A feebly basic alkaloid obtained from the dried leaves of Thea sinensis or from the dried seeds of Coffea arabica and also found in other plants. Tea contains from 1 to 4 per cent, of caffein; coffee from 1 to 2 per cent.

Properties : Caffein is trimethyl-xanthin. It occurs as white silky glistening needles, usually matted together in fleecy masses, odorless and having a bitter taste. It is soluble in water (1 :50) and in alcohol (1 :50). The solubility in water is materially increased by the addition of sodium benzoate or sodium salicylate.

Action and Uses: Small doses of caffein act on the nervous system, stimulating the psychic centers, the respiratory and vasomotor centers and the reflexes. It modifies the circulation by stimulating the heart, and relaxing the vessels by direct action. The flow of urine is increased. Muscular contraction is facilitated and fatigue lessened. Excessive doses produce insomnia, nervousness, headache, palpitation and nausea or vomiting, especially in susceptible persons. They lessen the capacity for mental or muscular work. Toxic doses may produce tetanic convulsions and cardiac dilatation.

CIRCULATION: Caffein has a rather complex and, therefore, somewhat inconstant action. In therapeutic doses the pulse may be quickened or slowed. The blood-vessels tend to dilate by the peripheral action and to contract by the central action. The dilatation probably predominates in most cases, but the blood-pressure rises slightly by increased force and output of the heart. This increased output and lessened resistance tend to produce a more rapid flow of blood, and this results in an increased flow of urine. These effects make caffein especially efficient in some cases of cardiac dropsy, although it is generally inferior to digitalis. The cardiac stimulation is also useful in temporary cardiac weakness.

By the Germans, and by many physicians in this country, caffein is looked on as the most valuable drug for the treatment of circulatory failure in acute infectious processes, such as pneumonia, peritonitis, scarlet fever, etc.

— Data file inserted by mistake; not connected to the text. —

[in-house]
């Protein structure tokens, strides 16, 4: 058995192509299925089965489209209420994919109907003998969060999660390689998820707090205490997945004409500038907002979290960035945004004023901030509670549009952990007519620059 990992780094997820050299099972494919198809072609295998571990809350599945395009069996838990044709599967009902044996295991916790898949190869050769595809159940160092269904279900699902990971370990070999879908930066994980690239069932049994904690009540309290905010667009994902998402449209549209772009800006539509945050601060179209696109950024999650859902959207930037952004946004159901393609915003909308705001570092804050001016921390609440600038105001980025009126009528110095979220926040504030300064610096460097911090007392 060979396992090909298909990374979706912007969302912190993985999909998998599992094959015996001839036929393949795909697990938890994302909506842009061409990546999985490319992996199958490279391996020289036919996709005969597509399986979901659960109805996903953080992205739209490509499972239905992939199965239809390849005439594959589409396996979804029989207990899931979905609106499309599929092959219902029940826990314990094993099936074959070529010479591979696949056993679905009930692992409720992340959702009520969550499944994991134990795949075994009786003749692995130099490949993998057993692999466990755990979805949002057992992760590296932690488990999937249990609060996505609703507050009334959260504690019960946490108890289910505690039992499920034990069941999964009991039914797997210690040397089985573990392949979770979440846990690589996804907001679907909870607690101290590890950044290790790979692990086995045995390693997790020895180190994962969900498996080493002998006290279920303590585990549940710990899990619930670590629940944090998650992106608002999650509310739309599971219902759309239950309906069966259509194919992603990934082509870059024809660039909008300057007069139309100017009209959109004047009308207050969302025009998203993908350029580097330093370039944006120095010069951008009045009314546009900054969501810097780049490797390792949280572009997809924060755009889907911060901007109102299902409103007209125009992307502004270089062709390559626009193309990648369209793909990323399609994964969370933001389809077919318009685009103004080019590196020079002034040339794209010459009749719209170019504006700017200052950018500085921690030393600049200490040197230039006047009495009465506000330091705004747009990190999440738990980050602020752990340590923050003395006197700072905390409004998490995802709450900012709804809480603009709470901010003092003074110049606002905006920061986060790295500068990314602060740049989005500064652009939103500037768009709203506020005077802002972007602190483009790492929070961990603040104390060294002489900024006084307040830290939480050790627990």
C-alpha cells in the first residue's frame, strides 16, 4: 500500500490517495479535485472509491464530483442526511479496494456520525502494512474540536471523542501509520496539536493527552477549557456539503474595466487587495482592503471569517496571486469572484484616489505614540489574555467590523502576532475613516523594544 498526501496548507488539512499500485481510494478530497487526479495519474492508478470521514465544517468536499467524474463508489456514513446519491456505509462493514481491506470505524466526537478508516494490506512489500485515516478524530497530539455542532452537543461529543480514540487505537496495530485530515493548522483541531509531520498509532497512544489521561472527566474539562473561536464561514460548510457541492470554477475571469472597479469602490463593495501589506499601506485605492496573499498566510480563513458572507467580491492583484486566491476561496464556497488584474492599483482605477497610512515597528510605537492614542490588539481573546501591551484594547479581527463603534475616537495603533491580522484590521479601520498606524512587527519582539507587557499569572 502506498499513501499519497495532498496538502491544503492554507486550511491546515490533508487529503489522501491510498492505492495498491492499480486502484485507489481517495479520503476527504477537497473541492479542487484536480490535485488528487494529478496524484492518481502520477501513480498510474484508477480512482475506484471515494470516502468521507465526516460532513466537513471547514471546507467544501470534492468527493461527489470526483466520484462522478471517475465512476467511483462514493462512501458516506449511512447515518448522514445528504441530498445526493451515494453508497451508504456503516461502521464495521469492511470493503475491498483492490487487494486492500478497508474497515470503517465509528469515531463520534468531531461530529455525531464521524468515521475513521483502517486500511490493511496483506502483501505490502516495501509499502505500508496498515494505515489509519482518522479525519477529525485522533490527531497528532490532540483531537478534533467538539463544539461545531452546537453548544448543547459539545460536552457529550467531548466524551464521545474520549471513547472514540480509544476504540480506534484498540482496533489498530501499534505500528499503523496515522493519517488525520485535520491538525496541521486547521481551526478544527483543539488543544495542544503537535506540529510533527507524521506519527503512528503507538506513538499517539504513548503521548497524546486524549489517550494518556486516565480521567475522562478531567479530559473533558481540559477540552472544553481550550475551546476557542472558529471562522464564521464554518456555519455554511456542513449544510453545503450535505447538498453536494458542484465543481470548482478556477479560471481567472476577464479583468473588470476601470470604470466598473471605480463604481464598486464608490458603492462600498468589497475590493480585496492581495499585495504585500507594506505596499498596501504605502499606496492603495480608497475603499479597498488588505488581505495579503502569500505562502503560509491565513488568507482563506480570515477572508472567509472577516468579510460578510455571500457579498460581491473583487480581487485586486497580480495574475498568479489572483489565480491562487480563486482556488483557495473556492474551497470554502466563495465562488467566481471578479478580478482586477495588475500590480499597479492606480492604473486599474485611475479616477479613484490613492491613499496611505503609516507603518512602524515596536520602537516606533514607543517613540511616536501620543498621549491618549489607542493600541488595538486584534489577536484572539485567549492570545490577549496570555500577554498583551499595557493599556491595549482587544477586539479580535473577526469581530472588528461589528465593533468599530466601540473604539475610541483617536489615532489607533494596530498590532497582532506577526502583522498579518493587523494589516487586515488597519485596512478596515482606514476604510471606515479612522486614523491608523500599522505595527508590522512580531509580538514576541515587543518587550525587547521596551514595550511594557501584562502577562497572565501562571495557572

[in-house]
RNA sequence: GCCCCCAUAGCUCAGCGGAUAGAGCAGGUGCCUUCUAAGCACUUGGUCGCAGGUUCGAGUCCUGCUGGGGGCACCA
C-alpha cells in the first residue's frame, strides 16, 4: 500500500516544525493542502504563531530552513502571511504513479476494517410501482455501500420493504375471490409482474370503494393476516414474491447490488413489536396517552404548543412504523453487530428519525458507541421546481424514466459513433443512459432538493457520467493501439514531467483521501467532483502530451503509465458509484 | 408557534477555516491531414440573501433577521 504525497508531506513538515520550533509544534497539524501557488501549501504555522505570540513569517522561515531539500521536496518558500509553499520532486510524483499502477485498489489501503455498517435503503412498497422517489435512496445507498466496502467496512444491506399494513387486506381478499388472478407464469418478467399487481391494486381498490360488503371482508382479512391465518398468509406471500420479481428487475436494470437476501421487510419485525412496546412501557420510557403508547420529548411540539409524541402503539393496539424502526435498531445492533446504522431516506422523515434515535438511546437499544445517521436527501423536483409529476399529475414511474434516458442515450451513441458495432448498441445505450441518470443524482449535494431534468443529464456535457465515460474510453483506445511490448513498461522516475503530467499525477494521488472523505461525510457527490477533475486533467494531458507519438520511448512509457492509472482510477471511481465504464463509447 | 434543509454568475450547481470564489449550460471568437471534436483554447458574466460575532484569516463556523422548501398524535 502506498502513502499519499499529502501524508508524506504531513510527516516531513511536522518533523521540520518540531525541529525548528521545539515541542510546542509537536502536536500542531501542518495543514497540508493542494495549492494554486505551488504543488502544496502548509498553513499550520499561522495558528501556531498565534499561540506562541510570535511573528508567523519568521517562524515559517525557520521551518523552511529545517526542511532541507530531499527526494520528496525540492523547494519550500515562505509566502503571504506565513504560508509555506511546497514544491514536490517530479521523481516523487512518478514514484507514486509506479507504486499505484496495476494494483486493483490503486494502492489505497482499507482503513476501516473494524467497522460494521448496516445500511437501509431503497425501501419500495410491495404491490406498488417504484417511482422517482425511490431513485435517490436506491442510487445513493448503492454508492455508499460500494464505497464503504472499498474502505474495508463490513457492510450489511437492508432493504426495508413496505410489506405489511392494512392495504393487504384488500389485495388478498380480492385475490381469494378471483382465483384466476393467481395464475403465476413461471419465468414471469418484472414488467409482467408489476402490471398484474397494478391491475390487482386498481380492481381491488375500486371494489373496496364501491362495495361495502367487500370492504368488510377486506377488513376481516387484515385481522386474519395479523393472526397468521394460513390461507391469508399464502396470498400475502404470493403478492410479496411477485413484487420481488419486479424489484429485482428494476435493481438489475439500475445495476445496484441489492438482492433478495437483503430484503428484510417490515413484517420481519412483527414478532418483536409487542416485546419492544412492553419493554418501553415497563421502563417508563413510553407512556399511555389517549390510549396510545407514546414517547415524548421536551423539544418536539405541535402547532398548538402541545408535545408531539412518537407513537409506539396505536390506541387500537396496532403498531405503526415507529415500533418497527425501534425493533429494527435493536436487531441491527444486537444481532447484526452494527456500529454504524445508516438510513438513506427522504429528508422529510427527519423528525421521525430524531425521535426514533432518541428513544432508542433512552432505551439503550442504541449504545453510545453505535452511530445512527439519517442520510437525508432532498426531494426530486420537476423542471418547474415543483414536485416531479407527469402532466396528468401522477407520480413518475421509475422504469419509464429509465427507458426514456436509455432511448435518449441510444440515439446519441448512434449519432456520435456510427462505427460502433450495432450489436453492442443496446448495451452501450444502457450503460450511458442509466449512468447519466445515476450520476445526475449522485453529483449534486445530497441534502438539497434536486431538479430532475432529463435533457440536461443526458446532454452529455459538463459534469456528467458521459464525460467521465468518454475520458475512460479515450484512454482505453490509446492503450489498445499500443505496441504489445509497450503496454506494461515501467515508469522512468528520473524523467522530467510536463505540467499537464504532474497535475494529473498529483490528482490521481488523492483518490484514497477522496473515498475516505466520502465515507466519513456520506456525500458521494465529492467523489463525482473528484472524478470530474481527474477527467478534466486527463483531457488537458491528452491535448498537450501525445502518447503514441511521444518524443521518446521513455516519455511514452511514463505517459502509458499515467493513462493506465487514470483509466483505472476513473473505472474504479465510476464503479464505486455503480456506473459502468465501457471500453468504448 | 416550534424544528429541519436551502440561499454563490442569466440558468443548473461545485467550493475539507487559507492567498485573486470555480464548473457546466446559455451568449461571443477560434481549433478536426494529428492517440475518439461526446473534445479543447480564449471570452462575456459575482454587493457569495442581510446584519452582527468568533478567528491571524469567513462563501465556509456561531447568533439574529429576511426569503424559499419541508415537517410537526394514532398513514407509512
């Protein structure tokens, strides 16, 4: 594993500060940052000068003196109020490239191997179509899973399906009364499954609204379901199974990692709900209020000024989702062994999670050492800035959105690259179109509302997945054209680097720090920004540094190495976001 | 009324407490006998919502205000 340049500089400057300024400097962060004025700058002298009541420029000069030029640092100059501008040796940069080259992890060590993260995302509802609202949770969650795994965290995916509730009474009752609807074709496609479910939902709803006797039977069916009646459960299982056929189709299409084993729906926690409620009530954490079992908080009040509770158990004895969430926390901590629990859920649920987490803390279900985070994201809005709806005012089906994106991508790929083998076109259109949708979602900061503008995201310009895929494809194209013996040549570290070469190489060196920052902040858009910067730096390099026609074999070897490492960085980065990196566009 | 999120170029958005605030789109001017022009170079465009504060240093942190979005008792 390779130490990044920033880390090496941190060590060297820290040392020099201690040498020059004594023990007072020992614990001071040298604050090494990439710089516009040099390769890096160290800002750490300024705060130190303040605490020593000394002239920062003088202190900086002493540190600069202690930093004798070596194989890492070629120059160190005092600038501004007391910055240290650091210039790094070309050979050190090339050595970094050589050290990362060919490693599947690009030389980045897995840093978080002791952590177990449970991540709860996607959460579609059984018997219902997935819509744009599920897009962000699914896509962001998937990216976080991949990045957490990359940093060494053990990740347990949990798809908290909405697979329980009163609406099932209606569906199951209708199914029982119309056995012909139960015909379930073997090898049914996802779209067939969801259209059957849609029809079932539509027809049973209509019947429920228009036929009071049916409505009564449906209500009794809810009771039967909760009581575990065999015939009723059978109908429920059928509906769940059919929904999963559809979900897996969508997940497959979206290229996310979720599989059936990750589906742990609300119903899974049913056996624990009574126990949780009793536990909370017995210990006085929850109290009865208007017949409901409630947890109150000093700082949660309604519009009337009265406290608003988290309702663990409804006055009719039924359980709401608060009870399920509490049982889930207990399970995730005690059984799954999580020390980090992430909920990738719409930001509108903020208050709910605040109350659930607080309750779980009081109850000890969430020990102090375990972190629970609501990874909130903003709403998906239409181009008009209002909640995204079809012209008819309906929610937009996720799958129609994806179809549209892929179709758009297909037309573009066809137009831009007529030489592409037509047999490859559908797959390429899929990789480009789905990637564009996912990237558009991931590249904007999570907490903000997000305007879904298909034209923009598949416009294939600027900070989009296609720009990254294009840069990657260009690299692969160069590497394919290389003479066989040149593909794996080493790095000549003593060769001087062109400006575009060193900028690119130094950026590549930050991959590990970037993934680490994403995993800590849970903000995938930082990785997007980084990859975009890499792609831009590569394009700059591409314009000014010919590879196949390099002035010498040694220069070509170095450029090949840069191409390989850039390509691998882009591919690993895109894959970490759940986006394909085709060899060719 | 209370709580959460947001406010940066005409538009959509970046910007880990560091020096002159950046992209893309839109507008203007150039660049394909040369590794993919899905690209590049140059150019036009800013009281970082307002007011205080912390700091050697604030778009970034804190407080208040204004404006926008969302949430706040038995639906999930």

A disadvantage in the use of large doses is the cerebral stimulation produced, which often prevents sleep. Some authors do not approve of the use of caffein as a cardiac remedy, but believe that its utilities are confined to its diuretic action.

Caffein is used as a nervous stimulant in cases of nerve exhaustion. It is useful in collapse by causing rise of blood-pressure and stimulating the respiration. It may be-used in narcotic poisoning in the form of hot coffee, or by itself, for its effect on the respiratory system. It is especially useful in opium poisoning, and it may be used in alcoholic poisoning on the same principle. It relieves some forms of headache, but in the congestive form it may increase the difficulty. It is excreted by the kidney partly under its own form, partly as mono- or dimethyl-xanthin. It does not increase the amount of uric acid in the urine.

Dosage: The dose of caffein varies from 0.06 gm. to 0.3 gm., or about 1 to 5 grains. When given in the form of coffee a cup made from a tablespoonful (15 gm.) would contain from 0.1 to 0.2 gm. or from 1 to 3 grains.

The alkaloid may be given in the form of powder or in capsules or cachets. In combination with equal parts of sodium benzoate or sodium salicylate it dissolves readily, and may be given hypodermically or administered by mouth.